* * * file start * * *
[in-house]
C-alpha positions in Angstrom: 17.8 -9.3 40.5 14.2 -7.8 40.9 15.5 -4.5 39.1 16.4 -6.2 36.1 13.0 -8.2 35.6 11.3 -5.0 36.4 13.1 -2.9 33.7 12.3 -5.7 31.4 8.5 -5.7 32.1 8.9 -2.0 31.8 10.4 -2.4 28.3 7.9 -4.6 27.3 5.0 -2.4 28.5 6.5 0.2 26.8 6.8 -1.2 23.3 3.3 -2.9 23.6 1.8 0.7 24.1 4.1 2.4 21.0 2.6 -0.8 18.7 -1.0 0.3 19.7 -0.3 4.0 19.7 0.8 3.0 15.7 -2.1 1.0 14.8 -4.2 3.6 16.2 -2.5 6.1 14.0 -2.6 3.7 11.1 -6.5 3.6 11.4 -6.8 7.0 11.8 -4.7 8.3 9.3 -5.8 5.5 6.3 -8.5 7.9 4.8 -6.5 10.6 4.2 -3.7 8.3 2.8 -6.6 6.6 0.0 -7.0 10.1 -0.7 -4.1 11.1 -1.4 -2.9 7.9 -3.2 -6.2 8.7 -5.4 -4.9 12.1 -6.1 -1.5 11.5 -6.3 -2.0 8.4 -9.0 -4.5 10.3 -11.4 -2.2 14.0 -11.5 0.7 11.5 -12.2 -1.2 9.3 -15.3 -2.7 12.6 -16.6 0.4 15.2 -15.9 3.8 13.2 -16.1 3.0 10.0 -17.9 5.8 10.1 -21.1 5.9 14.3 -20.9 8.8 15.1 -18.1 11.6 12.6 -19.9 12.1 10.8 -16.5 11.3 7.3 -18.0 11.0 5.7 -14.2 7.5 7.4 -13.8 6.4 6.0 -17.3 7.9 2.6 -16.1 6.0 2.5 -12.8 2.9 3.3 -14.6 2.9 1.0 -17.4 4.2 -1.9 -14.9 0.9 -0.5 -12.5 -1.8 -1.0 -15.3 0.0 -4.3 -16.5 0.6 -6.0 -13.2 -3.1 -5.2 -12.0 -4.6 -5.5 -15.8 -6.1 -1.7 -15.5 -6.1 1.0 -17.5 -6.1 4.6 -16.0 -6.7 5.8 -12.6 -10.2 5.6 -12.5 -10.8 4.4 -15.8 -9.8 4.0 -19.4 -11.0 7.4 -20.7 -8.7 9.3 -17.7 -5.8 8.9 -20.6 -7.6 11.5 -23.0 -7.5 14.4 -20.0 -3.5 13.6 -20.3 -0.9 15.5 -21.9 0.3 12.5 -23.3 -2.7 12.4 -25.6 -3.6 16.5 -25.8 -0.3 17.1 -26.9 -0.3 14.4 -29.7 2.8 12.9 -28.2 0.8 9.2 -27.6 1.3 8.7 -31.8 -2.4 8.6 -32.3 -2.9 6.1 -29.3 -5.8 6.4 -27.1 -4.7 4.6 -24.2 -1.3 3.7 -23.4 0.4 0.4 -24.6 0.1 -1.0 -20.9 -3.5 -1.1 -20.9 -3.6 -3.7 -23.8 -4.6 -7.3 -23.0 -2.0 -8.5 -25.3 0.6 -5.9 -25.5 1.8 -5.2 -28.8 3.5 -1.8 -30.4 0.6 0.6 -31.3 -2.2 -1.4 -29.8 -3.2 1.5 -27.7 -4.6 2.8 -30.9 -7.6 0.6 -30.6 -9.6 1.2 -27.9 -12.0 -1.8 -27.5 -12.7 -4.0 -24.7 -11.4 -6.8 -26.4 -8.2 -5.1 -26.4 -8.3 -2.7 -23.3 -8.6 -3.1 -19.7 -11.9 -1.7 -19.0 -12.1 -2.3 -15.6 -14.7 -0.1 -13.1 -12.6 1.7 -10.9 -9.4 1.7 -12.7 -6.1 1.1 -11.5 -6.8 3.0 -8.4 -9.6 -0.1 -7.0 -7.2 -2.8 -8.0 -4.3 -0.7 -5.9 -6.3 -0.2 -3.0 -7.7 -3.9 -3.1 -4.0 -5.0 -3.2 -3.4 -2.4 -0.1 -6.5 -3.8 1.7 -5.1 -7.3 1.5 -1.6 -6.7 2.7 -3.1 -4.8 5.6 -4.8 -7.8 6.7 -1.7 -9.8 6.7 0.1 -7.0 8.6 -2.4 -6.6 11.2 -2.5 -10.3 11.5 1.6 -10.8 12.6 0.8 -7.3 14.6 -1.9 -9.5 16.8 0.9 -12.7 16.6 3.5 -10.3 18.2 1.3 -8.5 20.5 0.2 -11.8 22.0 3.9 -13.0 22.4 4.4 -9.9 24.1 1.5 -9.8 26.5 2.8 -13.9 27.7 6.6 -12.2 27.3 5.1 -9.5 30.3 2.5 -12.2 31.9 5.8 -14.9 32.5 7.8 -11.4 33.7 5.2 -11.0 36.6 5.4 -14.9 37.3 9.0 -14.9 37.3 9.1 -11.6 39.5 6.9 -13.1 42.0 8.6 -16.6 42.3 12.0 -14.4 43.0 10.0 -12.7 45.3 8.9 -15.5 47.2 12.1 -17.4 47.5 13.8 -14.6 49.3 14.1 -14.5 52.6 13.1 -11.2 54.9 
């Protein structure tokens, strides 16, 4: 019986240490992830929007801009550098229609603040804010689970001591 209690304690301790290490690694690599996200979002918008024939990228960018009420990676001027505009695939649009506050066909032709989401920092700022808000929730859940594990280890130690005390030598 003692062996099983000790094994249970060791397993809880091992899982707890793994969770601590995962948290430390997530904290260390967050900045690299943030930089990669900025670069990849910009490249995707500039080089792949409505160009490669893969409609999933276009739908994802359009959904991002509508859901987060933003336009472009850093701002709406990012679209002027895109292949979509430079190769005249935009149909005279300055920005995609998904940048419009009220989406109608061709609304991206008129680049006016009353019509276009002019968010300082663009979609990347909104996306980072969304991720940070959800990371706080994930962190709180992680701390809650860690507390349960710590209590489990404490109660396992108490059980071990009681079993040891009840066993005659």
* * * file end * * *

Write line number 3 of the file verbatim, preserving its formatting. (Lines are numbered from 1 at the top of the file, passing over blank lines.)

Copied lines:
């Protein structure tokens, strides 16, 4: 019986240490992830929007801009550098229609603040804010689970001591 209690304690301790290490690694690599996200979002918008024939990228960018009420990676001027505009695939649009506050066909032709989401920092700022808000929730859940594990280890130690005390030598 003692062996099983000790094994249970060791397993809880091992899982707890793994969770601590995962948290430390997530904290260390967050900045690299943030930089990669900025670069990849910009490249995707500039080089792949409505160009490669893969409609999933276009739908994802359009959904991002509508859901987060933003336009472009850093701002709406990012679209002027895109292949979509430079190769005249935009149909005279300055920005995609998904940048419009009220989406109608061709609304991206008129680049006016009353019509276009002019968010300082663009979609990347909104996306980072969304991720940070959800990371706080994930962190709180992680701390809650860690507390349960710590209590489990404490109660396992108490059980071990009681079993040891009840066993005659």